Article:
This wasn’t always the case. When I was a kid I would likely have sawn or hammered something with my left hand. For whatever reasons as I’ve gotten older I prefer doing things right-handed more and more. Perhaps that is because I no longer play organized sports, and it was only when playing sports that my left-handedness came to the forefront. And for the record, cross-dominance offers no real significant advantage in life that I know of, though it may explain why I’m a decent musician and why I can type like the devil.
In any event, what brought this little experiment on is an odd little quirk I have when sawing dovetails. I’ve always had trouble with sawing the tail on the far left of the board. I can’t really explain why, but it has always been the case. I can saw a board with ten tails on it, and the far left saw cut always gives me grief, whether I saw it last, first, or somewhere in the middle. My idea was to saw just that cut with my left hand to see if it improves. Instead, I decided to try the whole joint left-handed.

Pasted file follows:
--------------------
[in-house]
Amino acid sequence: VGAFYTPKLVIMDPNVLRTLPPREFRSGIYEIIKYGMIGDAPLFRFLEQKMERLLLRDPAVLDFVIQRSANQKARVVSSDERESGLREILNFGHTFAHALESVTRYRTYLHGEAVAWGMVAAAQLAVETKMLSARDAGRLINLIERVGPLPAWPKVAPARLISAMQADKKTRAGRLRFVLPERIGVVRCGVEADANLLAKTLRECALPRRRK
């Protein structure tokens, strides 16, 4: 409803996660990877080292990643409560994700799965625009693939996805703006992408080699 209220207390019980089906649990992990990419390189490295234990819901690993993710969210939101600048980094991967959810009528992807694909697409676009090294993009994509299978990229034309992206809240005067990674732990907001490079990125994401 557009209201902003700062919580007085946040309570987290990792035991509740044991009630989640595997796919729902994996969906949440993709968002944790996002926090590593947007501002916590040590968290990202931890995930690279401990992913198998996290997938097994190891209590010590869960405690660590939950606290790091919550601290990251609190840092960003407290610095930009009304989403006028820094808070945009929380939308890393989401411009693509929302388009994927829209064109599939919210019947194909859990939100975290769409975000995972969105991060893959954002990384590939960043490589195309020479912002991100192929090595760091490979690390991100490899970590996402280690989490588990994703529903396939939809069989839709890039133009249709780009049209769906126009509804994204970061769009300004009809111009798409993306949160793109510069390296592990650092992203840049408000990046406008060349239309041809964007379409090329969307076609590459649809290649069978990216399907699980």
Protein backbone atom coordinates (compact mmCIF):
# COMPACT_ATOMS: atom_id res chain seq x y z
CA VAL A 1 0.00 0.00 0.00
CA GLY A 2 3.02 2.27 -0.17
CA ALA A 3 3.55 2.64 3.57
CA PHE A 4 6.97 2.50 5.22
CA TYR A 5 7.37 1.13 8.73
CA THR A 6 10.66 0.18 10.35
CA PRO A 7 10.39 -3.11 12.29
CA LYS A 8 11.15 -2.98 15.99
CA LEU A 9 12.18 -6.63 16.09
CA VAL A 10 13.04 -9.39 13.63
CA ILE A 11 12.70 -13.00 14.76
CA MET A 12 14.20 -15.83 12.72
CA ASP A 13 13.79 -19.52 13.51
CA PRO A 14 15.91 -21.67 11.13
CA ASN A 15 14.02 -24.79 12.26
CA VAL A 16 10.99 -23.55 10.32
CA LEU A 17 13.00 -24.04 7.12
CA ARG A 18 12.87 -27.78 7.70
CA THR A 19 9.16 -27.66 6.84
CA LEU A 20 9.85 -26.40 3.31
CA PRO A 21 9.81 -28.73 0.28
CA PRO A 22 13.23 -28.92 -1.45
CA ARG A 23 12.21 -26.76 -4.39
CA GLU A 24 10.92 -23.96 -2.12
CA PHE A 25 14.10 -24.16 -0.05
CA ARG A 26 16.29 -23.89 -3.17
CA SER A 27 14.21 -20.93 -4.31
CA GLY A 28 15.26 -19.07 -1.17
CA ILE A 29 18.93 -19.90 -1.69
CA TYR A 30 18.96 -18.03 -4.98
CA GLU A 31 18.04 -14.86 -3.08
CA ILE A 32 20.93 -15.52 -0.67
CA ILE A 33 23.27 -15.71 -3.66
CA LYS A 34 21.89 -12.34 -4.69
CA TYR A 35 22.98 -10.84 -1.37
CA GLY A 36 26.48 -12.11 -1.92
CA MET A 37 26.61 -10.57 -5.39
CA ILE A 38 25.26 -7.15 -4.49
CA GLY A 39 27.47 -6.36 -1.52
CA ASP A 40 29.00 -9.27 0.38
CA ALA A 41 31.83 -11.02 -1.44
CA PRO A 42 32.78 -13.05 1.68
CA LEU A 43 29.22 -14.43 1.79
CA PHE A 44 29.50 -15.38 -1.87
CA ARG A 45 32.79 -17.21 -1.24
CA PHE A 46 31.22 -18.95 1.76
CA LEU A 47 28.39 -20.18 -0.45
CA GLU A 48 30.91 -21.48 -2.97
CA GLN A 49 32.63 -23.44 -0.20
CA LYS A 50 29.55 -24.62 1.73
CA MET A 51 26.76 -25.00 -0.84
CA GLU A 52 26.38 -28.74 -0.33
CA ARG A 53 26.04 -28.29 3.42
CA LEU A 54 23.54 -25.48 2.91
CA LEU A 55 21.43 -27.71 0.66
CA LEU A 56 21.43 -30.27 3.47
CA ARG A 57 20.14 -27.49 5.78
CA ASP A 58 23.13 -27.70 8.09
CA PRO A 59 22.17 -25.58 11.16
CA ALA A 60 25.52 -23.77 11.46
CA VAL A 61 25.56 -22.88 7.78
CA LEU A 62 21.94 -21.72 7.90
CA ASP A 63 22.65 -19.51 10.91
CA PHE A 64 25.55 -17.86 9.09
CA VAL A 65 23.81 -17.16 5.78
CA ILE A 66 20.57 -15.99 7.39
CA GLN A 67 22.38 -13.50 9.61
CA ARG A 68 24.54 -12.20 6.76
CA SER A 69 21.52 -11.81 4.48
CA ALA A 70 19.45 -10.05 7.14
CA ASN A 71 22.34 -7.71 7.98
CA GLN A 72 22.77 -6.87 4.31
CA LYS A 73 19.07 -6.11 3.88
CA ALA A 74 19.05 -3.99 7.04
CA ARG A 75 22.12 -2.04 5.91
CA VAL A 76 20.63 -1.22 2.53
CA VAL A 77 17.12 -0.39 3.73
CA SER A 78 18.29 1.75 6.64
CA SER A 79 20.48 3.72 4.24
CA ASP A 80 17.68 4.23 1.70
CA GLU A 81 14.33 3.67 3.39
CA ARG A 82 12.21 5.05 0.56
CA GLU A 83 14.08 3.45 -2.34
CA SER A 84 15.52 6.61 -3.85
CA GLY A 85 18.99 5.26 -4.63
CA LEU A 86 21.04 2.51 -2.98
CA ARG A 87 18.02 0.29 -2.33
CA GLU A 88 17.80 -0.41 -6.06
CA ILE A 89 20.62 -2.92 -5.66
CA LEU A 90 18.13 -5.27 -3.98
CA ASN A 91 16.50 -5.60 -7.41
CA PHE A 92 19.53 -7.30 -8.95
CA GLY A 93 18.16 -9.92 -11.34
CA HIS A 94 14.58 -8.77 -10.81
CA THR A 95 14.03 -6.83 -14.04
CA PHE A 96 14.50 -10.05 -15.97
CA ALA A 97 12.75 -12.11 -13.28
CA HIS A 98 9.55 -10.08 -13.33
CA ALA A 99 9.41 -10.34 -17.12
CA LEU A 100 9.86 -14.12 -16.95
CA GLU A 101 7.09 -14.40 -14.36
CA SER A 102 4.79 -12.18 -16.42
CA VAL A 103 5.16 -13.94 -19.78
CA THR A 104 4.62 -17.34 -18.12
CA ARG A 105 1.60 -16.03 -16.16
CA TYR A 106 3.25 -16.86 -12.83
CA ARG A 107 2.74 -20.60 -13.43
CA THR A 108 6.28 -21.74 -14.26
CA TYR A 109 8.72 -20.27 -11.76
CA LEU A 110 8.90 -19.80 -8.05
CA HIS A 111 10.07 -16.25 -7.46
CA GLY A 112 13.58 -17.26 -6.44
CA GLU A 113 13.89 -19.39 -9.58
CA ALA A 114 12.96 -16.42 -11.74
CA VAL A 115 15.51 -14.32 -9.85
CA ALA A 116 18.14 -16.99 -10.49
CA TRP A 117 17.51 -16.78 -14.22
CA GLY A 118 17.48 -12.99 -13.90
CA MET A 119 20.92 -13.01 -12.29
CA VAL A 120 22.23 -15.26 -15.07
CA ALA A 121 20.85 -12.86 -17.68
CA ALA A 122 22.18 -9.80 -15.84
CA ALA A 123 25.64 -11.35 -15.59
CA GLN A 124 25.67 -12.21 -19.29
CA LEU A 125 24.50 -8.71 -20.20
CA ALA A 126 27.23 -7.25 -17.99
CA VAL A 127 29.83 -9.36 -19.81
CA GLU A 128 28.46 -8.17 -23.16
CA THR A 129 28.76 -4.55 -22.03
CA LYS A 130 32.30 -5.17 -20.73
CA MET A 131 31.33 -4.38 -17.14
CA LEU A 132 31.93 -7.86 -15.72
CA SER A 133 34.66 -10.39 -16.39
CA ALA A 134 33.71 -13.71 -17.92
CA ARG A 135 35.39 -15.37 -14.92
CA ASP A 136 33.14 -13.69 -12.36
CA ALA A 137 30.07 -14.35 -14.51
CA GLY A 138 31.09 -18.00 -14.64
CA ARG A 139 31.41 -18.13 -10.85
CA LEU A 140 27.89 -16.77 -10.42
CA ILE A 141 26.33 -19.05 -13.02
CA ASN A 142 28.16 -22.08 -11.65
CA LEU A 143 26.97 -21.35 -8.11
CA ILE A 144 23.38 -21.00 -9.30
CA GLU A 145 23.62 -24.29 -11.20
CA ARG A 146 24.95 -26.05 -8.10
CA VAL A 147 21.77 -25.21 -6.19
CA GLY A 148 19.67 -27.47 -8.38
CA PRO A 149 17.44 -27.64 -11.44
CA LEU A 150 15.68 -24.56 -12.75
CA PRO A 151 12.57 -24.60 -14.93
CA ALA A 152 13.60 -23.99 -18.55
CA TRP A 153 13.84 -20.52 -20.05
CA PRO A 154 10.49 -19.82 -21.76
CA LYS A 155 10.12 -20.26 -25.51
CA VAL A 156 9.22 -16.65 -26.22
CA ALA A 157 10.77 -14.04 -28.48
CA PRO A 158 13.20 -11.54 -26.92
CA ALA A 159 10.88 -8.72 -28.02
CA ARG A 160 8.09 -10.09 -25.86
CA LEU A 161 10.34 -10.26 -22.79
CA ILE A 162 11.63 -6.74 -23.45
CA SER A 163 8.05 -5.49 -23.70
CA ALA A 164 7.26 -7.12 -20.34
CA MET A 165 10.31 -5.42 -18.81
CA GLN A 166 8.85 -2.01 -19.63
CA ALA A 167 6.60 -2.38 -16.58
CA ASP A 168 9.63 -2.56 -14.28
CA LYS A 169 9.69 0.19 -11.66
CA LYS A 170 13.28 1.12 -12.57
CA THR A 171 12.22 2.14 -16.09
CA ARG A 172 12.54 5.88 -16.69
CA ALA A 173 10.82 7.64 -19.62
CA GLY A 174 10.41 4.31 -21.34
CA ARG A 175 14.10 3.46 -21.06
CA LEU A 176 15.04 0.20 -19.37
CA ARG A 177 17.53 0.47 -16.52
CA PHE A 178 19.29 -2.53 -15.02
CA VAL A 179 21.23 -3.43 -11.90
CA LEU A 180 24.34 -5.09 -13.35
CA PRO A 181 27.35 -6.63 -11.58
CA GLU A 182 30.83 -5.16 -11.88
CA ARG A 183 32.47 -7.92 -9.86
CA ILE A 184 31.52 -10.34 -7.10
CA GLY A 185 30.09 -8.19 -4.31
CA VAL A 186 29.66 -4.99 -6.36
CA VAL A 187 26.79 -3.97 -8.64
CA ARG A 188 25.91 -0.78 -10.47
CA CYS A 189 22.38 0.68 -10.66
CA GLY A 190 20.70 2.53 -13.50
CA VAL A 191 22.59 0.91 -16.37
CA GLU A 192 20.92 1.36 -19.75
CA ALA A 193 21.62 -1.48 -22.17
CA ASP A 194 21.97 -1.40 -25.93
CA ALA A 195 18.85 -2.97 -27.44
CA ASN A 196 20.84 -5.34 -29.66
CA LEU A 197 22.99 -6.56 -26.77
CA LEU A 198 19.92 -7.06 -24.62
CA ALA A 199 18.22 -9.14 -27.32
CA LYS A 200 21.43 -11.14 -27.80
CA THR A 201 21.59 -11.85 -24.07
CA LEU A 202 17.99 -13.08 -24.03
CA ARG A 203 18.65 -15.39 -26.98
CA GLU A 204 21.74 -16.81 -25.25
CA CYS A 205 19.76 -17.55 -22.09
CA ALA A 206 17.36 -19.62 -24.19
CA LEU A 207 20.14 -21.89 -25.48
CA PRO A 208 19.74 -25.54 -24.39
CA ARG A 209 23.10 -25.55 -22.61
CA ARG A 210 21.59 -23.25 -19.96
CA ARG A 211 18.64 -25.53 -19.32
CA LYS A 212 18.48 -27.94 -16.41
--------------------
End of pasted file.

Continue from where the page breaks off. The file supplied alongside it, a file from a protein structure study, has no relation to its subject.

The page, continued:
Strangely enough, I had almost no problems using my left hand, and it felt fairly natural after a few seconds. The joint turned out pretty nicely as well, only minimal gaps and a nice snug fit. And though I don’t see any real advantage to sawing with my left hand, that far left kerf was a bit easier.
Left-handed dovetails, pencil lines look like gaps, but I assure you they are not…
The next time I get in a little practice I will likely be sawing with my right hand again, but I think I may try to saw just that far left kerf left-handed again. Whether or not it is just a mental thing, or the fact that the angle is physically easier to saw with my left hand, or a little bit of both, it seemed to work, and it seems worth working at.
We all have our little prejudices. For example, being born and raised in the city of Philadelphia, I hate the New York Mets. Why? I don’t really have a good answer. In reality, the Phillies and Mets have rarely been in contention during the same season, and the few times that did happen the Mets naturally choked and the Phillies prevailed. But I digress. My point being, we all have things we like and dislike just because.
When it comes to woodworking, I guess you can say that I have a prejudice concerning “tails-first” dovetails. From what I gather, the tails first method is preferred on the lovely island of Great Britain, and the pins first method is more of a “continental” preference. I was taught to saw dovetails by the great Chuck Bender, and being that he was taught by a German (I believe), he was an advocate of the pins-first method. This method has always worked for me, so I never really bothered to change.